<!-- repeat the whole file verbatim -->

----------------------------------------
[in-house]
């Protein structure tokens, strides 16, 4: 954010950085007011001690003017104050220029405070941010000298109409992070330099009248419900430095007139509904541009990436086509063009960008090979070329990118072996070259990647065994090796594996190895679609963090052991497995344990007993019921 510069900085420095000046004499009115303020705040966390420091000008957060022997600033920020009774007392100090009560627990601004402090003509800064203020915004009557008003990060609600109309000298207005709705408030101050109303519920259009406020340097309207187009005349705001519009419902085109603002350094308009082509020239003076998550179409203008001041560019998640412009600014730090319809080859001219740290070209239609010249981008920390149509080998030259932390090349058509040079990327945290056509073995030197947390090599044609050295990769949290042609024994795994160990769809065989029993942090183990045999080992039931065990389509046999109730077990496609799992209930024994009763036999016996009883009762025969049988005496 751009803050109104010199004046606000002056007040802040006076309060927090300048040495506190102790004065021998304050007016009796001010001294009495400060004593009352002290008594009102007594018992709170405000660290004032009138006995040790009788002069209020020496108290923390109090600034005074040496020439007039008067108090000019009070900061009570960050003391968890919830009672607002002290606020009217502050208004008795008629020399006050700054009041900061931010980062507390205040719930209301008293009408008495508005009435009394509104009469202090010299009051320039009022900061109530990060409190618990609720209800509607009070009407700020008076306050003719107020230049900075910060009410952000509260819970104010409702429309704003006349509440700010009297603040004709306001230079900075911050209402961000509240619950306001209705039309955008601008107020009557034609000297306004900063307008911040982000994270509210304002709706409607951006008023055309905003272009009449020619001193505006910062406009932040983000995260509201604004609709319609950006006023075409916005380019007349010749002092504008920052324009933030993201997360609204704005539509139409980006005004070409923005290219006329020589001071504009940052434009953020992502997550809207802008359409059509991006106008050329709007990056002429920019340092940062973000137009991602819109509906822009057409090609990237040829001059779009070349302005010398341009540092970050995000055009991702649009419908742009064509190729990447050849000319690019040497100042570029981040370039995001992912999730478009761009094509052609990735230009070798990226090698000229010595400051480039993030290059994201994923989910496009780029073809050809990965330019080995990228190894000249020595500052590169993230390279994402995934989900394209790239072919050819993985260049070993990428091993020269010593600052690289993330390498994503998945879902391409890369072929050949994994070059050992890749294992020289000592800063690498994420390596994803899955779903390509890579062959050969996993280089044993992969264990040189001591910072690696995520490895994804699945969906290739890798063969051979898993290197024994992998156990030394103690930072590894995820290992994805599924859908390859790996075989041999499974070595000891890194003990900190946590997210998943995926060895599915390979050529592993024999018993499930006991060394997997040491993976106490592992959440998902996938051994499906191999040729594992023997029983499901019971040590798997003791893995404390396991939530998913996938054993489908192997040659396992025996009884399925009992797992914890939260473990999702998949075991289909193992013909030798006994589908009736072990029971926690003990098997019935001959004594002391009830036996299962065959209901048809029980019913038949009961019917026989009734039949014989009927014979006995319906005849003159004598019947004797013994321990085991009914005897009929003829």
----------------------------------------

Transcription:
[in-house]
């Protein structure tokens, strides 16, 4: 954010950085007011001690003017104050220029405070941010000298109409992070330099009248419900430095007139509904541009990436086509063009960008090979070329990118072996070259990647065994090796594996190895679609963090052991497995344990007993019921 510069900085420095000046004499009115303020705040966390420091000008957060022997600033920020009774007392100090009560627990601004402090003509800064203020915004009557008003990060609600109309000298207005709705408030101050109303519920259009406020340097309207187009005349705001519009419902085109603002350094308009082509020239003076998550179409203008001041560019998640412009600014730090319809080859001219740290070209239609010249981008920390149509080998030259932390090349058509040079990327945290056509073995030197947390090599044609050295990769949290042609024994795994160990769809065989029993942090183990045999080992039931065990389509046999109730077990496609799992209930024994009763036999016996009883009762025969049988005496 751009803050109104010199004046606000002056007040802040006076309060927090300048040495506190102790004065021998304050007016009796001010001294009495400060004593009352002290008594009102007594018992709170405000660290004032009138006995040790009788002069209020020496108290923390109090600034005074040496020439007039008067108090000019009070900061009570960050003391968890919830009672607002002290606020009217502050208004008795008629020399006050700054009041900061931010980062507390205040719930209301008293009408008495508005009435009394509104009469202090010299009051320039009022900061109530990060409190618990609720209800509607009070009407700020008076306050003719107020230049900075910060009410952000509260819970104010409702429309704003006349509440700010009297603040004709306001230079900075911050209402961000509240619950306001209705039309955008601008107020009557034609000297306004900063307008911040982000994270509210304002709706409607951006008023055309905003272009009449020619001193505006910062406009932040983000995260509201604004609709319609950006006023075409916005380019007349010749002092504008920052324009933030993201997360609204704005539509139409980006005004070409923005290219006329020589001071504009940052434009953020992502997550809207802008359409059509991006106008050329709007990056002429920019340092940062973000137009991602819109509906822009057409090609990237040829001059779009070349302005010398341009540092970050995000055009991702649009419908742009064509190729990447050849000319690019040497100042570029981040370039995001992912999730478009761009094509052609990735230009070798990226090698000229010595400051480039993030290059994201994923989910496009780029073809050809990965330019080995990228190894000249020595500052590169993230390279994402995934989900394209790239072919050819993985260049070993990428091993020269010593600052690289993330390498994503998945879902391409890369072929050949994994070059050992890749294992020289000592800063690498994420390596994803899955779903390509890579062959050969996993280089044993992969264990040189001591910072690696995520490895994804699945969906290739890798063969051979898993290197024994992998156990030394103690930072590894995820290992994805599924859908390859790996075989041999499974070595000891890194003990900190946590997210998943995926060895599915390979050529592993024999018993499930006991060394997997040491993976106490592992959440998902996938051994499906191999040729594992023997029983499901019971040590798997003791893995404390396991939530998913996938054993489908192997040659396992025996009884399925009992797992914890939260473990999702998949075991289909193992013909030798006994589908009736072990029971926690003990098997019935001959004594002391009830036996299962065959209901048809029980019913038949009961019917026989009734039949014989009927014979006995319906005849003159004598019947004797013994321990085991009914005897009929003829």